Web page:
7 Things You Didn’t Know About Little Fires Everywhere
Reese Witherspoon is not only beloved for her command of acting roles on the big screen—she has also established herself as someone with a fine eye for turning a brilliant book into an equally excellent on-screen adaptation.
In recent years Witherspoon has been involved in producing a handful of book-to-screen adaptations telling female-driven stories, from the likes of Wild by Cheryl Strayed to Gone Girl and the highly acclaimed Big Little Lies. Her latest project is the new Hulu series, Little Fires Everywhere, based on a book of the same name by author Celeste Ng.
Witherspoon discovered the novel prior to its publication, and was enamoured with Ng's beautiful prose, choosing to highlight it in her book club back in 2017. She then worked with fellow actor Kerry Washington to option it for TV, and the pair now star in the series together.
If you’ve been glued to your screen watching Little Fires Everywhere, here are 7 things you didn’t know about this binge-worthy TV show.
1. Little Fires Everywhere is Witherspoon’s first book club pick to be made into a TV series.
Since first launching Witherspoon’s Book Club back in June 2017, Witherspoon has shone the spotlight on an impressive 36 books by women, including the much-loved Eleanor Oliphant is Completely Fine and Daisy Jones and the Six. However, as much as Witherspoon has waxed lyrical about each and every tome she’s chosen, Celeste Ng’s novel is the first book that’s been optioned for a TV series.
2. Prior to Little Fires Everywhere being published, Ng sent an advanced copy to Witherspoon.
Ng admitted to Witherspoon that prior to the actress choosing Little Fires Everywhere for her book club and consequently turning it into a TV show, that she said to her husband, 'Wouldn't it be amazing if in some magical universe Reese Witherspoon read my book, wanted to produce it, and wanted to be [lead character] Elena?'.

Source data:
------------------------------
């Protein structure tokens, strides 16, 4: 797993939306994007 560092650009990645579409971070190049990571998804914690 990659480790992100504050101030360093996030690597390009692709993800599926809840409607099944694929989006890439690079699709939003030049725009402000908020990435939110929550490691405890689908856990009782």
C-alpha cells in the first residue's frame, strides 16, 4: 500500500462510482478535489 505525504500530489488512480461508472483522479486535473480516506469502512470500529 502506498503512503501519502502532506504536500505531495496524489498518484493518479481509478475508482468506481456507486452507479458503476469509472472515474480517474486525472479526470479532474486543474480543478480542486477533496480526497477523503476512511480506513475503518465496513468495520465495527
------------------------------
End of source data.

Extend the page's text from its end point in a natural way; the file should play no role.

3. Ng makes an appearance in the TV show.
If you look closely, you’ll see a star appearance from the book’s author, who plays one of the mums in Elena’s book club.
4. Kerry Washington took inspiration from her own mum to play Mia.
Having grown up in the Bronx as the daughter of a real estate broker and an academic, there aren’t obvious similarities between Washington’s own mother and the role she plays of single-mother Pearl in Little Fires Everywhere.
However, she later said in an interview that she drew inspiration from her own mother in order to play the role of Mia, citing, “I think there's so much of my mom in Mia... One of the things I witnessed growing up was that my mom was very aware — as a black woman, as an academic, as the daughter of immigrants — she was aware of the assumptions that people would make about her, and she would play with those assumptions. Not in an aggressive way, but she liked to watch people try to figure her out and she liked to not fit into a box.”
5. The series was filmed in Los Angeles.
While Shaker Heights, Ohio is the real-life location where Little Fires Everywhere is set, the filming actually took place in LA, near to where both Washington and Witherspoon reside. This is down to the production designer Jessica Kender, who took a trip to Ohio for research, and then came back to the west coast to recreate it.
6. The ending of the TV series is different from the book.
Spoiler alert! It was reported that from the early stages of adapting the book for TV that both the writers and producers knew they wanted a different ending than that of the original book. While they didn’t know from the get-go how the series was going to end, the writers and producers knew they wanted to add a sense of extra mystery to the story.
7. A second season is unlikely.
Despite the legion of loyal fans the miniseries has generated around the world, a second series looks unlikely. It’s been reported that there's some hesitancy about how to continue the story while staying true to the source material.
Executive producer Liz Tigelaar explained that only doing one season feels like the best way to honour the original novel, saying, "Of course I would love to keep it going, but I think at the end of the day it's honoring the story that Celeste told, and I think that also means honouring that the story did have an end."